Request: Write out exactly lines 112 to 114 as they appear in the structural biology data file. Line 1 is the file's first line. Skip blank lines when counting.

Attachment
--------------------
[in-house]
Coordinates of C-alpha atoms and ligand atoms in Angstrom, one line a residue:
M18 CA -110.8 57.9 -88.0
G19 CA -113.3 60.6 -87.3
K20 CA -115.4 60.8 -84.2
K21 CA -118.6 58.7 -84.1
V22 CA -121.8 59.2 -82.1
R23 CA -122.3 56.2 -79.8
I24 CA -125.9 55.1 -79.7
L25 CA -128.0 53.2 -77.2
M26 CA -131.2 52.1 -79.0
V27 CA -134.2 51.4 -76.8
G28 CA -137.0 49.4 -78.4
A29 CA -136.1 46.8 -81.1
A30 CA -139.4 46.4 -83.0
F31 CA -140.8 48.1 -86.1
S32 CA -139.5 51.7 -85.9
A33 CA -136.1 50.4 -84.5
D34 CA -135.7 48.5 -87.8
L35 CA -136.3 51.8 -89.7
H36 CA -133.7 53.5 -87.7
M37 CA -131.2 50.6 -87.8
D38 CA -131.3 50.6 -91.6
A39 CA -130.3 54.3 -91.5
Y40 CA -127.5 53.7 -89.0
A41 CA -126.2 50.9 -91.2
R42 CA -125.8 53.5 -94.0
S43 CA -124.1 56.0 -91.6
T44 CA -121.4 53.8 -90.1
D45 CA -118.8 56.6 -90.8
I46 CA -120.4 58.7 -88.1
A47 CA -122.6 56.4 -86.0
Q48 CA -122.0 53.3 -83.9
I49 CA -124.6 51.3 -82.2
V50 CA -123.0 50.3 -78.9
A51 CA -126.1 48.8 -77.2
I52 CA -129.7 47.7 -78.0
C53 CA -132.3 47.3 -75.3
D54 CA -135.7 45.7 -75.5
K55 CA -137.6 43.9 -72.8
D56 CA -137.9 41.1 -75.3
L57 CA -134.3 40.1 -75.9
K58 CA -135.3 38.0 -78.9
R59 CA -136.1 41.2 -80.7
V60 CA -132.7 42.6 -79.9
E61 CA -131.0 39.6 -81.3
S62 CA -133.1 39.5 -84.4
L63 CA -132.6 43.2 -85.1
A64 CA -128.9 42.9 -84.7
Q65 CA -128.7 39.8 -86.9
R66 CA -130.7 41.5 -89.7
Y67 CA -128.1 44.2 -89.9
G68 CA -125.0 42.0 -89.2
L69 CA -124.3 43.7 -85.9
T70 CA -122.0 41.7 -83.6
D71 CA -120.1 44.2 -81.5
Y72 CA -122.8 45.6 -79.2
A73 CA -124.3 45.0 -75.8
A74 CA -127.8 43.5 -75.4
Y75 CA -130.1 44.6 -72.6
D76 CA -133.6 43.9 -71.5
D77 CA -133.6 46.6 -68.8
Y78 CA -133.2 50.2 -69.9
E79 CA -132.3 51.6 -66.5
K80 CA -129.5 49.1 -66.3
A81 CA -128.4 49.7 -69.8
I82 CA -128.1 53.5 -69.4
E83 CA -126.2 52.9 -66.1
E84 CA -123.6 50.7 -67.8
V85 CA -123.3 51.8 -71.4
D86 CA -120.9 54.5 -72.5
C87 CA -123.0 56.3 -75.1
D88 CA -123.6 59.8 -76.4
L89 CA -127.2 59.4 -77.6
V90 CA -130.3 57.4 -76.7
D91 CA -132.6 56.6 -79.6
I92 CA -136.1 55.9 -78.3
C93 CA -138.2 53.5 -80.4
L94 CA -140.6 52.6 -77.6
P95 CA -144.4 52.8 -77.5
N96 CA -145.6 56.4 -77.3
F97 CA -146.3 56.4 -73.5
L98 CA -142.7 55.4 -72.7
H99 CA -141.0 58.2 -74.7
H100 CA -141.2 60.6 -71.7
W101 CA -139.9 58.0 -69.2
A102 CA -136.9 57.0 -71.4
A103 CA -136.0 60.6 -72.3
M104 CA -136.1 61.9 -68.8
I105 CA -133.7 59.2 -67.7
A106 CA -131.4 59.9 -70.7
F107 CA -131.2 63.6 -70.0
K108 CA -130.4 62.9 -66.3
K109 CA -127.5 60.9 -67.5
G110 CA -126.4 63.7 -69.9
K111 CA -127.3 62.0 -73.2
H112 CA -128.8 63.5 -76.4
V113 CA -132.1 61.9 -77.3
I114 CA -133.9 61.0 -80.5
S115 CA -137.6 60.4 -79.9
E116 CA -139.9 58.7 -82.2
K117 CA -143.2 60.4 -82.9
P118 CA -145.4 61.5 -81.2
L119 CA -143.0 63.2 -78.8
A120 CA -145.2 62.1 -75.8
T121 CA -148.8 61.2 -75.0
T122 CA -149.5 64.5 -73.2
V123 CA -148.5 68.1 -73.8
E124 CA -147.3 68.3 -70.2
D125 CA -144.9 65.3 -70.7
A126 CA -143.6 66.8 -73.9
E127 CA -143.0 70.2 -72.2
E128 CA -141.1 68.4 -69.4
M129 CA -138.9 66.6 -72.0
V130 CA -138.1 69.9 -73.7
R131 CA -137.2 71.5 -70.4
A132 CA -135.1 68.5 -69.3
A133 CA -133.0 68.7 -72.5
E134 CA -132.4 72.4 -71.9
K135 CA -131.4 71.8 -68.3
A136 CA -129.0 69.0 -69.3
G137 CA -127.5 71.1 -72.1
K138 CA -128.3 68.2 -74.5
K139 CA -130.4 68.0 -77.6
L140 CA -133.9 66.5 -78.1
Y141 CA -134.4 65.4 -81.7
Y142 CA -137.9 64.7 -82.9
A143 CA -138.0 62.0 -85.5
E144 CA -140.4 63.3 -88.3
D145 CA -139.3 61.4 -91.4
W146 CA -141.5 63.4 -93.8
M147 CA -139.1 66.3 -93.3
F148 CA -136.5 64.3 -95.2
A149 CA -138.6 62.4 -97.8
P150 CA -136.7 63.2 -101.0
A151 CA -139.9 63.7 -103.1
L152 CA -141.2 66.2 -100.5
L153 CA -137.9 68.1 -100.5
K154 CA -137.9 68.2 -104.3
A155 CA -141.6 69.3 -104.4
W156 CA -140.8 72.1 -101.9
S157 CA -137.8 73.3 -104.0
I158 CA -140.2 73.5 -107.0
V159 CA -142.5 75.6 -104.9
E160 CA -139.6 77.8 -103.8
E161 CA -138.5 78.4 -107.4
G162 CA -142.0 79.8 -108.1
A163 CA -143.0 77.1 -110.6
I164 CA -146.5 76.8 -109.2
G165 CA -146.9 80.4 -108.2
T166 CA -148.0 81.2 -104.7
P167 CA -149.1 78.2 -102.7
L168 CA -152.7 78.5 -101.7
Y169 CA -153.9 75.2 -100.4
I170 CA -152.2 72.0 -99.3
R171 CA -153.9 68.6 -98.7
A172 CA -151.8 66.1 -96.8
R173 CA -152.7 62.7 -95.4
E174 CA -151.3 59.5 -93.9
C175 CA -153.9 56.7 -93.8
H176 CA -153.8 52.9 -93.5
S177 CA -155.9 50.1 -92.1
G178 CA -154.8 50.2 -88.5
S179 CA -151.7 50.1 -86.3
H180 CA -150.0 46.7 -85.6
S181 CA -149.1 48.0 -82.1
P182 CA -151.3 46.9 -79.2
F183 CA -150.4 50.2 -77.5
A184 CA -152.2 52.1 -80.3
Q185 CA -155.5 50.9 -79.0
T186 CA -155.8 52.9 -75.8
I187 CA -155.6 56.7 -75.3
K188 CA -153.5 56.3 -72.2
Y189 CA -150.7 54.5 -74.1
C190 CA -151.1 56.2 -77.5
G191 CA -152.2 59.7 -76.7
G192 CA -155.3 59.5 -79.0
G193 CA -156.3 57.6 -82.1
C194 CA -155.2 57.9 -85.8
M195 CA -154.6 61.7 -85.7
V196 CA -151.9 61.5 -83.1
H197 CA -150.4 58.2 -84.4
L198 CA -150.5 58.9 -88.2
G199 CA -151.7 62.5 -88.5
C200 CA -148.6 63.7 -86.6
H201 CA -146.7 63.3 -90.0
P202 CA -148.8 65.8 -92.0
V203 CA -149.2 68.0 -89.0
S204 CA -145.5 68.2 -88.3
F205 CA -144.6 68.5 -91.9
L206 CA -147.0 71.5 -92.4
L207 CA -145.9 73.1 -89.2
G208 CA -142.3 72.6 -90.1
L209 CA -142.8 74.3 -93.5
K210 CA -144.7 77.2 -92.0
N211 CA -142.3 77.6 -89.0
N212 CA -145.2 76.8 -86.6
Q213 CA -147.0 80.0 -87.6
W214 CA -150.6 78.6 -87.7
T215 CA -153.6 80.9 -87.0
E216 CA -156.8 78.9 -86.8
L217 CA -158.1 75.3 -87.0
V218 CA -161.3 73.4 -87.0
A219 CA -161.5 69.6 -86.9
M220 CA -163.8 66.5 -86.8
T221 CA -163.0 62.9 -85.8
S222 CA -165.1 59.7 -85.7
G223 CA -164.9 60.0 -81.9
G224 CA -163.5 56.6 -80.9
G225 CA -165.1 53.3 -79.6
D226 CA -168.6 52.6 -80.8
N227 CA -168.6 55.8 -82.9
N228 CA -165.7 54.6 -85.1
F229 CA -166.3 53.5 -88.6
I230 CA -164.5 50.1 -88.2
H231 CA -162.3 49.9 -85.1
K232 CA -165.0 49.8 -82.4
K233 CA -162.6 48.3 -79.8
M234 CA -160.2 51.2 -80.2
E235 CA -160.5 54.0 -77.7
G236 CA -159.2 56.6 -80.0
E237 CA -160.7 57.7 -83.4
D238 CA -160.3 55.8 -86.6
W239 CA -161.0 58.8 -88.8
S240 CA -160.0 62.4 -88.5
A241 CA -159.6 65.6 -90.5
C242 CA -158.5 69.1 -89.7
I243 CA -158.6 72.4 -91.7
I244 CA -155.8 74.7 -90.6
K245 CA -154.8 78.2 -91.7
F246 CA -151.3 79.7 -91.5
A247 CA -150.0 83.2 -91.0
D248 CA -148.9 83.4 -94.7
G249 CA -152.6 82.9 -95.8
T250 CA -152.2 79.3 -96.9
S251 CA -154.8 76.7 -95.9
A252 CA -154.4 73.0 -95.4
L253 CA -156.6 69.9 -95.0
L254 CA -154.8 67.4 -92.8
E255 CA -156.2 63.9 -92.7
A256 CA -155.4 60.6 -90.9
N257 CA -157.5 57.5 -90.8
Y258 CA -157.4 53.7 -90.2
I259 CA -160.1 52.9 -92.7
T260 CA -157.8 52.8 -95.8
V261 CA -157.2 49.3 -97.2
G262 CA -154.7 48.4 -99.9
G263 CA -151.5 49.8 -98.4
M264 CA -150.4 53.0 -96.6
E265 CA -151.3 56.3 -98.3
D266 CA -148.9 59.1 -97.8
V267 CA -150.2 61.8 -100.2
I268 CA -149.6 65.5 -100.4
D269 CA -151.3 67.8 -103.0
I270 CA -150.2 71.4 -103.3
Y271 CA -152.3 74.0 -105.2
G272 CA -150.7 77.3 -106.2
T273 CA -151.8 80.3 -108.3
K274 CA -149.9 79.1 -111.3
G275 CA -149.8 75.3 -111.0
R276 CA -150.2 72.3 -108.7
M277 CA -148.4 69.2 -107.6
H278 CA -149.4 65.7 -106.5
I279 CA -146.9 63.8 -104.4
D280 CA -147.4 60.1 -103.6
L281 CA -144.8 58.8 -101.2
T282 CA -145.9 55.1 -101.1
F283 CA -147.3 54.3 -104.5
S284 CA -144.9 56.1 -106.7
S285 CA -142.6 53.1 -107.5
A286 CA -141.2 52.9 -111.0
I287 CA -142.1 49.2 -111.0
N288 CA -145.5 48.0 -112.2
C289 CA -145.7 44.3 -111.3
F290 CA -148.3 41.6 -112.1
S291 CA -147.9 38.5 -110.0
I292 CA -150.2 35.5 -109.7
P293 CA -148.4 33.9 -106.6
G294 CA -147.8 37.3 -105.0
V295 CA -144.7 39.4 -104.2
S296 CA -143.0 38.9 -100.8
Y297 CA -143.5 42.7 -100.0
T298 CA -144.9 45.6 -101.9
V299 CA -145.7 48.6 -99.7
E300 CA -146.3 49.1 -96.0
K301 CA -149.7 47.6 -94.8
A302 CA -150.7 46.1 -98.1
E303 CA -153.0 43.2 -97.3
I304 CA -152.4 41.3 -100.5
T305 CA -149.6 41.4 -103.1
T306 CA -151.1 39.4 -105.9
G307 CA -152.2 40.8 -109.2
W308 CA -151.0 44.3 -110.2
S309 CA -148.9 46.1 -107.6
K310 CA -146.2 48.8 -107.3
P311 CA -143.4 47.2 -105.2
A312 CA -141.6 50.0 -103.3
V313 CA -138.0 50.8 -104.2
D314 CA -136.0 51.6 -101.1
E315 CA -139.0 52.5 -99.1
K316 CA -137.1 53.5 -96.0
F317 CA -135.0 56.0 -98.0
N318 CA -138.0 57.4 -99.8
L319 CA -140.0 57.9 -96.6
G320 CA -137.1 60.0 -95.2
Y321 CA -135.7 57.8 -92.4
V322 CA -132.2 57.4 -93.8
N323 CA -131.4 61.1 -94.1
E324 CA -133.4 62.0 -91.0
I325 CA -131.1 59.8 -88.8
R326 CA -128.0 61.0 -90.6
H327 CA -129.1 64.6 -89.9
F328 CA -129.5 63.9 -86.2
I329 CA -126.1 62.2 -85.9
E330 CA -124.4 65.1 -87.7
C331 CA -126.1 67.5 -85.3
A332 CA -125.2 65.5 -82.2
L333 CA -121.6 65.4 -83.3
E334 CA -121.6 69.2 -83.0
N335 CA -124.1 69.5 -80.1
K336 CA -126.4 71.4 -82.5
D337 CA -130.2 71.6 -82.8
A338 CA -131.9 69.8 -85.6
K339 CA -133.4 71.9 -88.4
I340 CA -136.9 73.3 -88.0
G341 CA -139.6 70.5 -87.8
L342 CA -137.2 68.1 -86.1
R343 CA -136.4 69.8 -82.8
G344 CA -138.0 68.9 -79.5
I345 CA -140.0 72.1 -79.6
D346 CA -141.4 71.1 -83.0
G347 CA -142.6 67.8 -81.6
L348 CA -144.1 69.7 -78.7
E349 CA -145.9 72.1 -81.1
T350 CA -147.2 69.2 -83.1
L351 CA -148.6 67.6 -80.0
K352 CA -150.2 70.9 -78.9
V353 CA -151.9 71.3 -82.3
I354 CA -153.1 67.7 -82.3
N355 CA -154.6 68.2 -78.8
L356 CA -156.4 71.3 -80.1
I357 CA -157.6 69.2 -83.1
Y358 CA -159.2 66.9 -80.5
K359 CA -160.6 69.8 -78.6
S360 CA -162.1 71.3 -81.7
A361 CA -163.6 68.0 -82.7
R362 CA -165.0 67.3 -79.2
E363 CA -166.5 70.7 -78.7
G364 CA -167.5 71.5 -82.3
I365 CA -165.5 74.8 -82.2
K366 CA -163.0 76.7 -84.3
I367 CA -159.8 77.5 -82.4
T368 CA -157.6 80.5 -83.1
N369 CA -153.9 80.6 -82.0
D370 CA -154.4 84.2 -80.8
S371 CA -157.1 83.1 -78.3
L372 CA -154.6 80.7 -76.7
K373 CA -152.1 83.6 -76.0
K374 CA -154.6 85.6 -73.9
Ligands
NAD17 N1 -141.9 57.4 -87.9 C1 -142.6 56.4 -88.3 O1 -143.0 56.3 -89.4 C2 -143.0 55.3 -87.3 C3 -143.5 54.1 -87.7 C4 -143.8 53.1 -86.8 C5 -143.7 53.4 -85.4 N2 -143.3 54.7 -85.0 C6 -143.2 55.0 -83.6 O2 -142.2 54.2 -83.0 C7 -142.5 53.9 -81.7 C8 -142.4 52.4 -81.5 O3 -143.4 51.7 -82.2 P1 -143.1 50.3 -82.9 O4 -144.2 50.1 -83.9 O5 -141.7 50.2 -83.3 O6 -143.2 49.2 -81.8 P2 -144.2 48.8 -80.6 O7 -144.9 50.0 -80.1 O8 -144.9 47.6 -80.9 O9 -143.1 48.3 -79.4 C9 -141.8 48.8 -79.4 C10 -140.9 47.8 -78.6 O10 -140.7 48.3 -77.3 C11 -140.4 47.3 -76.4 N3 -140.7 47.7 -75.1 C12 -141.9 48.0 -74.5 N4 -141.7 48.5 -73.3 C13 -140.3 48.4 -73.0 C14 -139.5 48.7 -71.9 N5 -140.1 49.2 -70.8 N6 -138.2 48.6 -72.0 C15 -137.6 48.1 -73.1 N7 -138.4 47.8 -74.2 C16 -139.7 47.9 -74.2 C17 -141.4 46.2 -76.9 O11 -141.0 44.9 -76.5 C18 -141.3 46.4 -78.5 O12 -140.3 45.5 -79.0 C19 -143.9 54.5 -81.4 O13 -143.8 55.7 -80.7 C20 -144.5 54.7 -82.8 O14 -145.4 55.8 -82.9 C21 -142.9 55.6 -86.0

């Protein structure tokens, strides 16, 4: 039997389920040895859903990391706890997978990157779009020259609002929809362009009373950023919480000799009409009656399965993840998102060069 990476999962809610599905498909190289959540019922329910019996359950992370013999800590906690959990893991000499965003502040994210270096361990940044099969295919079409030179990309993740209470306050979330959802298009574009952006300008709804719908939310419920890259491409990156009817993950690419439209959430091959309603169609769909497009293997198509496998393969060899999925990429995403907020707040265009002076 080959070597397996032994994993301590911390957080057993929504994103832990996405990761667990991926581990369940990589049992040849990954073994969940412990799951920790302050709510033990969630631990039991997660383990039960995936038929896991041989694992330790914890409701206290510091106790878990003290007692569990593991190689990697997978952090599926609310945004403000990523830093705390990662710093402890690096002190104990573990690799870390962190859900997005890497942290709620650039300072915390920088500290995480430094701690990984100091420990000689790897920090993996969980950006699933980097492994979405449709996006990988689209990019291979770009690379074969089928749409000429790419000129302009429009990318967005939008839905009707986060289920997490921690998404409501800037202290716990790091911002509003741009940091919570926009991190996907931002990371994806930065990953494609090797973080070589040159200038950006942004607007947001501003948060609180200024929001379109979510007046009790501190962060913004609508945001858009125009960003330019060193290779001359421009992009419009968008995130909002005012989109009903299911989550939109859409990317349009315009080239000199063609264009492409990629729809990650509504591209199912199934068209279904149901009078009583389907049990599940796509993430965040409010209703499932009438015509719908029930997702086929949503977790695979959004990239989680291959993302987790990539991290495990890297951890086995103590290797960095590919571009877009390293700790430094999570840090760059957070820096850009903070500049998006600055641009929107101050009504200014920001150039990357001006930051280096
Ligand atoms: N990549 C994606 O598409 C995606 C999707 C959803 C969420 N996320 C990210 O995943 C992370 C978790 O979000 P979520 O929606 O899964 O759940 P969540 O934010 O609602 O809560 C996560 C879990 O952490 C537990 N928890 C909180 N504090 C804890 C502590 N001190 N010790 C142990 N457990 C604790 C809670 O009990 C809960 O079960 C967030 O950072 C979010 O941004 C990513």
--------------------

E127 CA -143.0 70.2 -72.2
E128 CA -141.1 68.4 -69.4
M129 CA -138.9 66.6 -72.0